(This post contains affiliate links. Please see my disclosure statement for more information).
Okay, so I’ve never frozen oil of any sort before. I’m not sure why I ever would have. I’m not a whiz in the kitchen – and, when would there be a recipe that called for freezing olive oil anyway? What I do happen to do a lot is freeze water. No, I’m not an ice-in-every-drink type of girl. Actually, I rarely put ice in drinks. When my son was 4 we went to a friend’s house on one of those scorching hot summer days (we didn’t have AC at the time). She handed him a glass of lemonade with ice cubes in it. And, he cried. Why? He ran over to me screaming, “Mommy, she gave me lemonade with glass in it.” My son was so not used to ice in drinks, he actually thought it was glass.
Fast-forward a decade and I’m making ice all the time. Only now, it’s more for art purposes than drinking (unless my family wants to drink the rainbow-colored cubes that typically inhabit our freezer. So, this time I decided to pour some veggie oil into the mix. And, here’s where the experimenting begins…
Oh yeah, wait just a moment. Not only is this science-y fun, but it’s also an art exploration. Yep. As your child is making discoveries and experimenting with freezing different liquids, he can also create a print. Let me say now, this printing project part happened totally by accident. But, that’s one of the joys of art (and even some science activities). You don’t have to set out to make ‘something’ -- sometimes even if you do, it turns out completely (and amazingly) different than you and your child thought. What does that mean for you? Let go of the idea that everything has to be ‘right’ or look like it does on Pinterest. Sometimes going off course is better than you could have ever expected -- especially when it comes to kids' art and science activities.
And, here’s what you’ll need:
· Vegetable (or olive or canola) oil
· Light-colored or white card stock paper
Here’s what to do:
1. Drop one or two drips of food coloring into each compartment of the ice cube tray. Try using the primary colors (red, blue and yellow). Mix them (adding one drop of red and one of blue, and so on) to make more hues.
2. Add water to half of the compartments and oil to the other half. Encourage your child to observe and describe what happens to the food coloring when he adds the oil. He can add another drop to the oil too (it’s pretty cool).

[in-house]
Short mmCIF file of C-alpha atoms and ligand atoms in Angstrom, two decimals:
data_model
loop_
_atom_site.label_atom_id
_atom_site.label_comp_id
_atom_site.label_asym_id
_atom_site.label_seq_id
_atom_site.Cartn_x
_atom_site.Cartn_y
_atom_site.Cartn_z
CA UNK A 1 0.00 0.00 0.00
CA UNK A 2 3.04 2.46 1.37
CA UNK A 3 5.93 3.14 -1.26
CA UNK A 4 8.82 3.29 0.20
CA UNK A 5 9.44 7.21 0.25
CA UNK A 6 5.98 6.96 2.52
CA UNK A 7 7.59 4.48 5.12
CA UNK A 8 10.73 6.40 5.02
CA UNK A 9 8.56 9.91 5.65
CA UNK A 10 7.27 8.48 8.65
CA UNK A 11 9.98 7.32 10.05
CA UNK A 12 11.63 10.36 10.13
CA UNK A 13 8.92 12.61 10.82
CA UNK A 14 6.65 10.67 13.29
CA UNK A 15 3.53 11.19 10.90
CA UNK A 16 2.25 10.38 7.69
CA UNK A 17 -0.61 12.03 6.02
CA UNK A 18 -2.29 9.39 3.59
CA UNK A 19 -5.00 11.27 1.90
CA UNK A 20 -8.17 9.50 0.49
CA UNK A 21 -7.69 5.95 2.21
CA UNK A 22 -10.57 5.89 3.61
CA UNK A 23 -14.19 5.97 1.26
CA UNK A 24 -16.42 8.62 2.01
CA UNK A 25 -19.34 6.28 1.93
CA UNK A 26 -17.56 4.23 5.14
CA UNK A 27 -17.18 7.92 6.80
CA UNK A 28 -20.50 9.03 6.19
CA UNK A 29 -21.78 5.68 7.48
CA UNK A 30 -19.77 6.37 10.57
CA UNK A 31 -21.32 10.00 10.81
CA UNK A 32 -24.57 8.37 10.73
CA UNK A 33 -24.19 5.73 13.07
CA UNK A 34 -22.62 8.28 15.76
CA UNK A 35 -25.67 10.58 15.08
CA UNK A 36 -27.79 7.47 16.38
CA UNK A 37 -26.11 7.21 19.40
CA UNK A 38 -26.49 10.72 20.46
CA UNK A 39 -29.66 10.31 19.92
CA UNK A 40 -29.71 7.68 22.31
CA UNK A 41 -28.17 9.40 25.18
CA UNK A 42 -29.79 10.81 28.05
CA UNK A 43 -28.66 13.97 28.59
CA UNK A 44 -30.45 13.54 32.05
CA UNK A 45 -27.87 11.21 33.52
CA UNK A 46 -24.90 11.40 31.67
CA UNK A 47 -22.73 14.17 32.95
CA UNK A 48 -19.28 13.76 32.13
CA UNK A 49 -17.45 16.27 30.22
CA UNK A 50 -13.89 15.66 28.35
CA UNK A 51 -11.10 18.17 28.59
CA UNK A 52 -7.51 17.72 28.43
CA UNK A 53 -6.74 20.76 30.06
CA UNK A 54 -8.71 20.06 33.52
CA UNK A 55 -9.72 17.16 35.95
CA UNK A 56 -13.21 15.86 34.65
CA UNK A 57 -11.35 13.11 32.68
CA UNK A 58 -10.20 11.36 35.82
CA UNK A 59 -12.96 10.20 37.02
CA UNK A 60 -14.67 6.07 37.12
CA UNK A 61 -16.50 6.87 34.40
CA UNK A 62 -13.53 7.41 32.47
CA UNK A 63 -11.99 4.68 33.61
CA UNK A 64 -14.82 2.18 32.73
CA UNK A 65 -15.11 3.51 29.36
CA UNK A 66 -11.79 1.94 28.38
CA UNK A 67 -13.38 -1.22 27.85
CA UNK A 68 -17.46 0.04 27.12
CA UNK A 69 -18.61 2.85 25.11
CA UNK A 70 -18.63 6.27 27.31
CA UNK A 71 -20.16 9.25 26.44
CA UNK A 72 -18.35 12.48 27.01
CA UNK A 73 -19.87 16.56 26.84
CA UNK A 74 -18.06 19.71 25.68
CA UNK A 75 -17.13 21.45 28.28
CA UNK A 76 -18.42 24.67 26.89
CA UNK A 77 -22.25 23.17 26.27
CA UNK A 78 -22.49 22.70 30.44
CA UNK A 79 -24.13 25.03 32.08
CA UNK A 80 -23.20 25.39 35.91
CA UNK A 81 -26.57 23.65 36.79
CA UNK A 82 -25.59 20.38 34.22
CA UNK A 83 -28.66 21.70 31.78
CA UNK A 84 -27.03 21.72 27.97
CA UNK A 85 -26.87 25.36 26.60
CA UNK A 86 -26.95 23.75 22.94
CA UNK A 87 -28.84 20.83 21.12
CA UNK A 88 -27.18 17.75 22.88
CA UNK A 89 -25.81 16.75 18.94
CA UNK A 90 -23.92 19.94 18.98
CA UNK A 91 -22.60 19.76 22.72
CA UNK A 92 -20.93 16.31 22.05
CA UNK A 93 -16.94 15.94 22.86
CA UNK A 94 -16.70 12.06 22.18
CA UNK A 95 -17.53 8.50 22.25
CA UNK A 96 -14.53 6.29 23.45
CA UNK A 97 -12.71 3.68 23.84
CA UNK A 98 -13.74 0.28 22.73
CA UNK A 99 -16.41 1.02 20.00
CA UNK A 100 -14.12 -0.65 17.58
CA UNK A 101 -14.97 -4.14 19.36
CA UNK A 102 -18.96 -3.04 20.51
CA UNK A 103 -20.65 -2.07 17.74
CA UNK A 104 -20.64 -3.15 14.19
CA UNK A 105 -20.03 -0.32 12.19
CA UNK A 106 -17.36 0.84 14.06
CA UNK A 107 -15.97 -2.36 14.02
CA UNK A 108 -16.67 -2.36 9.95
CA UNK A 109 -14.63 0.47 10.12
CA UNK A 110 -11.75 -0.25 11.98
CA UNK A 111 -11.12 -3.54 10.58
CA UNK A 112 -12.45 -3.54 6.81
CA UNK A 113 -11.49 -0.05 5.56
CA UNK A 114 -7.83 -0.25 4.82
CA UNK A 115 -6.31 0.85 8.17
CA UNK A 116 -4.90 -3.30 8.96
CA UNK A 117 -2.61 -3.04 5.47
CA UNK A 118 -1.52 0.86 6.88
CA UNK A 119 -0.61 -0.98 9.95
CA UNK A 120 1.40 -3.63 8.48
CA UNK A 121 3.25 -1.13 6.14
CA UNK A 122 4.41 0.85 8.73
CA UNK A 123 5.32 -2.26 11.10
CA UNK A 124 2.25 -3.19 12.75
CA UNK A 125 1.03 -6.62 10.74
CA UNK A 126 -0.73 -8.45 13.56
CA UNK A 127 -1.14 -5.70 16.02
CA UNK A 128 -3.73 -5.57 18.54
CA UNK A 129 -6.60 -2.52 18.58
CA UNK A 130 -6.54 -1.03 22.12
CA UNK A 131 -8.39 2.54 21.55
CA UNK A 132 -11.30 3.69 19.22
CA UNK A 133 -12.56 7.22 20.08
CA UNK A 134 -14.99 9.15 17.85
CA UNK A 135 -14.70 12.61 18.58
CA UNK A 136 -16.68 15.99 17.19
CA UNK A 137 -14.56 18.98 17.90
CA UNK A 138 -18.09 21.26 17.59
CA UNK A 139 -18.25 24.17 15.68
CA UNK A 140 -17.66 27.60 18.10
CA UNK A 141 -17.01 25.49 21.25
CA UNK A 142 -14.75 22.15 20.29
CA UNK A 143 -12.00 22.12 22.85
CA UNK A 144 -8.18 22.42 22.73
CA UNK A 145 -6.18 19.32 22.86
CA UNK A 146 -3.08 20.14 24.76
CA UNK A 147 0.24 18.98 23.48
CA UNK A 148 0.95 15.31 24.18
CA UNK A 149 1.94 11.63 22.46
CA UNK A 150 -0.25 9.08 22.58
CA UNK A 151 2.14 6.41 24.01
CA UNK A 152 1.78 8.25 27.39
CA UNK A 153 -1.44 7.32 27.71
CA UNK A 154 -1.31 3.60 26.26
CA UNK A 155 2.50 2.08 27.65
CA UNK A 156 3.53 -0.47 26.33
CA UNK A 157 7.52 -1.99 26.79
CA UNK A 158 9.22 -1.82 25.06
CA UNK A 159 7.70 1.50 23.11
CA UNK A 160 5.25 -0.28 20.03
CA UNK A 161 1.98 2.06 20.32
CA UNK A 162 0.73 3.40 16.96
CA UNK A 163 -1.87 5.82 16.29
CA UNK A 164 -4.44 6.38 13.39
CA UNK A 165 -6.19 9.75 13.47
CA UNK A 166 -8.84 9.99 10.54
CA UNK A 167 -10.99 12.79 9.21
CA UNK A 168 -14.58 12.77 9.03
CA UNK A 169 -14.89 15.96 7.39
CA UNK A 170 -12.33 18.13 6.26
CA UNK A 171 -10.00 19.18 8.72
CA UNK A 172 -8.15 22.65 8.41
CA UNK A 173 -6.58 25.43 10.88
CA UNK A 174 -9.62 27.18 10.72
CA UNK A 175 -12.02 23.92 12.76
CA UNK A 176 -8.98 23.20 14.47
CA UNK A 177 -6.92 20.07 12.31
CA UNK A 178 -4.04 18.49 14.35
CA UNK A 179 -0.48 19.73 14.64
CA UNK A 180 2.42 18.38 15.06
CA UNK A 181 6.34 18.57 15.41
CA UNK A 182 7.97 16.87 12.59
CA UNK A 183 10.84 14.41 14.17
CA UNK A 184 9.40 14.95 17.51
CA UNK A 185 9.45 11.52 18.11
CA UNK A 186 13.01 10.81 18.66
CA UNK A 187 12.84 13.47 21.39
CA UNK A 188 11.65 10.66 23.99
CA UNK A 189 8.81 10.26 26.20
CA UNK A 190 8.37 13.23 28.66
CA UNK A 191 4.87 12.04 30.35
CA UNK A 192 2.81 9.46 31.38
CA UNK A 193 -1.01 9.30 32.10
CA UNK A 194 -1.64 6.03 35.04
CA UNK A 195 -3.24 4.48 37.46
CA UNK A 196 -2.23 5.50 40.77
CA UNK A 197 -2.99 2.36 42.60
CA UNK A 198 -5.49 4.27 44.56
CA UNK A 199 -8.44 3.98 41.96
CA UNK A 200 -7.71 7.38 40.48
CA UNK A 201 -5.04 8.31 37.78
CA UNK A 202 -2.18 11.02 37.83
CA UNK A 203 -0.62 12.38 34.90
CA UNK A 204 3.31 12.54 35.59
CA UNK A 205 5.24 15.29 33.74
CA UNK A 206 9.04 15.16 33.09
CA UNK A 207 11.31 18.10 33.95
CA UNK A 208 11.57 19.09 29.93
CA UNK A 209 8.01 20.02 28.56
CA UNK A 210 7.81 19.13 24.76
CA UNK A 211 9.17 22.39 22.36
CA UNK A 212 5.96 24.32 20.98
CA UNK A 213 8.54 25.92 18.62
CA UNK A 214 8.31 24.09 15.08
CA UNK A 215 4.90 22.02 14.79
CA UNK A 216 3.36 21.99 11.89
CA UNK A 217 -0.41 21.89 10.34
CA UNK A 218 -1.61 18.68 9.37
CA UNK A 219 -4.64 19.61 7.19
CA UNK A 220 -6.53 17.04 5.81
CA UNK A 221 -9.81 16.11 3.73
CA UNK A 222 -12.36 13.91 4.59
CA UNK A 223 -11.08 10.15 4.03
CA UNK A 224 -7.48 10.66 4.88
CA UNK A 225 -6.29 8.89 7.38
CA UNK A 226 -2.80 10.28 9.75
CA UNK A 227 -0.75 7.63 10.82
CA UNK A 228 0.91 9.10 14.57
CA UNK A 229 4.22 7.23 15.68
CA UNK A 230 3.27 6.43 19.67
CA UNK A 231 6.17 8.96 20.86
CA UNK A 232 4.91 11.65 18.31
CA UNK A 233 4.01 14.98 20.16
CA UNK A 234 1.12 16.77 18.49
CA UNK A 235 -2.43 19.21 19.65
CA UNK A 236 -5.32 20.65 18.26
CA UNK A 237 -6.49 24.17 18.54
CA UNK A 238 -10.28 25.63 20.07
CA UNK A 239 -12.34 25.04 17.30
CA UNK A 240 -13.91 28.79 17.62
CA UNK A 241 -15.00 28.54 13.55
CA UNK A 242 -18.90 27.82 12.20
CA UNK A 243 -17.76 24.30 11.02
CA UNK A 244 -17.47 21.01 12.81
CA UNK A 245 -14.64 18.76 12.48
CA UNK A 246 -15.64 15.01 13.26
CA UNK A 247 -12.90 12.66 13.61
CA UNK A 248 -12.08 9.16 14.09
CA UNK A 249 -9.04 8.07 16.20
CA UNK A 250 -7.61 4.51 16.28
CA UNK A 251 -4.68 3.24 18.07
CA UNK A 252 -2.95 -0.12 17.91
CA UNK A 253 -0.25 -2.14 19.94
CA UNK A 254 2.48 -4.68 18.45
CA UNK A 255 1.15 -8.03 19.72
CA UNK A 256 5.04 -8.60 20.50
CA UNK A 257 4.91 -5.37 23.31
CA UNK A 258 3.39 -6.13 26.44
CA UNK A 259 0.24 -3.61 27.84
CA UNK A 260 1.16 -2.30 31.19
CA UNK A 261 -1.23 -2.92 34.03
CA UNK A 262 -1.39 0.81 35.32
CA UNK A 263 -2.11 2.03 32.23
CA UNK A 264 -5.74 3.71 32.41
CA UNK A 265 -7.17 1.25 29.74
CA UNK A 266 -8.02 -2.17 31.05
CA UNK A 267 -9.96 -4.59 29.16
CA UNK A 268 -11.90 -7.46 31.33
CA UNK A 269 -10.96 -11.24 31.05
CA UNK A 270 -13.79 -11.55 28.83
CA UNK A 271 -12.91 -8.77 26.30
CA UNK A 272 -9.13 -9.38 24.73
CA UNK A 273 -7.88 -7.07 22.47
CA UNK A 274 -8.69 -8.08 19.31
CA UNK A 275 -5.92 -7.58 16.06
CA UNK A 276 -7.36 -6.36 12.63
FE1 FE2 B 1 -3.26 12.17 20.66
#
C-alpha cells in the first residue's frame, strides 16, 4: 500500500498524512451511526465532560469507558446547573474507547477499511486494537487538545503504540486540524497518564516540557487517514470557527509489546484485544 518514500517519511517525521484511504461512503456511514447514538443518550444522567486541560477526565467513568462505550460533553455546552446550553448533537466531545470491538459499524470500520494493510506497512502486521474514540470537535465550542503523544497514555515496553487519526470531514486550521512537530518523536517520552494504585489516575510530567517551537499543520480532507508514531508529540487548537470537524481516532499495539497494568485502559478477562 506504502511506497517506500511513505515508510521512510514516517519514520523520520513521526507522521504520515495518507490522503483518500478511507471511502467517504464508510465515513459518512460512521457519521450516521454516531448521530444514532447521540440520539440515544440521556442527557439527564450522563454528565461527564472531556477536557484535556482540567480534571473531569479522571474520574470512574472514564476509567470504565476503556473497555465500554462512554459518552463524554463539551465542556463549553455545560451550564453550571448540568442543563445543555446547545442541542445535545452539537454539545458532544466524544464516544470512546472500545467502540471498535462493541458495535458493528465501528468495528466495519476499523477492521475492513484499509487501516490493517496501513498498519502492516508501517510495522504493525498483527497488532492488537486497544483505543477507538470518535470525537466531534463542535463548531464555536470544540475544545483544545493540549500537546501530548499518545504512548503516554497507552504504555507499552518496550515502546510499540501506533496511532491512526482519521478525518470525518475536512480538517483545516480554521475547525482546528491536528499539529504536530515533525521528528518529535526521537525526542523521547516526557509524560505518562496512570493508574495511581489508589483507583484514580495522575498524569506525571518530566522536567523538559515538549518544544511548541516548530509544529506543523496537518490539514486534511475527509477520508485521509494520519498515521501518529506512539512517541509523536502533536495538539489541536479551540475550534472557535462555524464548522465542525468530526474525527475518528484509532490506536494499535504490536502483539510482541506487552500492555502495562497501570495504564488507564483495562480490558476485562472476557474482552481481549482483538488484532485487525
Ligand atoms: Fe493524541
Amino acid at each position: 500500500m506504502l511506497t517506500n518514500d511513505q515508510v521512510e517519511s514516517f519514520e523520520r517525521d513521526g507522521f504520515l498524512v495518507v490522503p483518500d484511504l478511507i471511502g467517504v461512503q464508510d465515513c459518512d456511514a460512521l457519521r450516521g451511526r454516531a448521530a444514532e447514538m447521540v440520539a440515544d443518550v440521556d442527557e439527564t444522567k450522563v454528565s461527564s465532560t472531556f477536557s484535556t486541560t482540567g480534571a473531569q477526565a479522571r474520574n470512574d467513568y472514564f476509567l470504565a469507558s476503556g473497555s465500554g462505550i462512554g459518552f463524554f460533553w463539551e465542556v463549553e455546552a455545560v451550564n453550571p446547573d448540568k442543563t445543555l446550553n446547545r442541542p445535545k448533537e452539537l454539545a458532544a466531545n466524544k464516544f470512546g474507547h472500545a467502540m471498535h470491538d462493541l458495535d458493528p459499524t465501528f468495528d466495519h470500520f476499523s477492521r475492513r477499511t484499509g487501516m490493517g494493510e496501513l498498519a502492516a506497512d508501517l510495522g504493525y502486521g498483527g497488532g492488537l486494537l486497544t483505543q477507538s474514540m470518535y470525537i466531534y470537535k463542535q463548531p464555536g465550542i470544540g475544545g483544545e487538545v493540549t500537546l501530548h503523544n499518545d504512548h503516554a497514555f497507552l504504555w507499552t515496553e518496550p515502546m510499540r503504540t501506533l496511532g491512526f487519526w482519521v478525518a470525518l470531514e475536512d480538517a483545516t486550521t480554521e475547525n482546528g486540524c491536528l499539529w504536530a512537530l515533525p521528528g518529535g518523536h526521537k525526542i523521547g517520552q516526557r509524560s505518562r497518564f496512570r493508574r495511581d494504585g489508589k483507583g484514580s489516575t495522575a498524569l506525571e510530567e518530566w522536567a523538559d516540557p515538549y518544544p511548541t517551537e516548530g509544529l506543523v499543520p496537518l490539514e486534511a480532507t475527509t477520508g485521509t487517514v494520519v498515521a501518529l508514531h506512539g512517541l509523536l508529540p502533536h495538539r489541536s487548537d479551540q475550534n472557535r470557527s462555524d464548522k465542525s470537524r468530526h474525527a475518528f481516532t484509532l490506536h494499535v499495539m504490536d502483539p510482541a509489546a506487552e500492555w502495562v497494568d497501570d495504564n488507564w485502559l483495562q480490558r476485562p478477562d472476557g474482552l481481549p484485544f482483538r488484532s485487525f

4. Take the cubes out. I don’t want to give away any big secrets here, but I’m going to anyway. For those of you who aren’t up on what freezes and what doesn’t – the oil side will turn into a creamy semi-solid. Shhh – don’t tell your child. Let him explore and observe for himself. So, you can pop the ice cubes out, but not the oil cubes
5. Compare the two kinds of cubes. Your child can use his sense of sight and sense of touch to find out what the differences are. Put the water ice cubes on a piece of paper. Let them start melting. Ask your child to predict what will happen if you put them in the sun. Go ahead and put them outside or on a sunny window sill. Make sure to out cardboard, a garbage bag or something else under it.
6. Scoop out the oil cubes (they won’t pop out). Put them on another piece of paper. Ask your child to describe the differences between the oil and water cubes (when he puts them on the paper).
7. Play! Your child can smoosh, smooth and push the food coloring-oil cubes around. Ask him what words describe how they feel (such as slimy).
9. Drip the excess water (and remove any un-melted ice cubes) from the paper. Turn it over and press it onto the front of the oil-food color paper. Press or pat it together. As your child pats the surface, some of the oil and the food coloring will seep through. What’s the result? An abstract-looking print!
Keep experimenting with the oil, food coloring and ice (to keep the kids' art and science activities going). Your child can mix together colors, blend the different liquids and see what happens when you try to re-freeze the paper!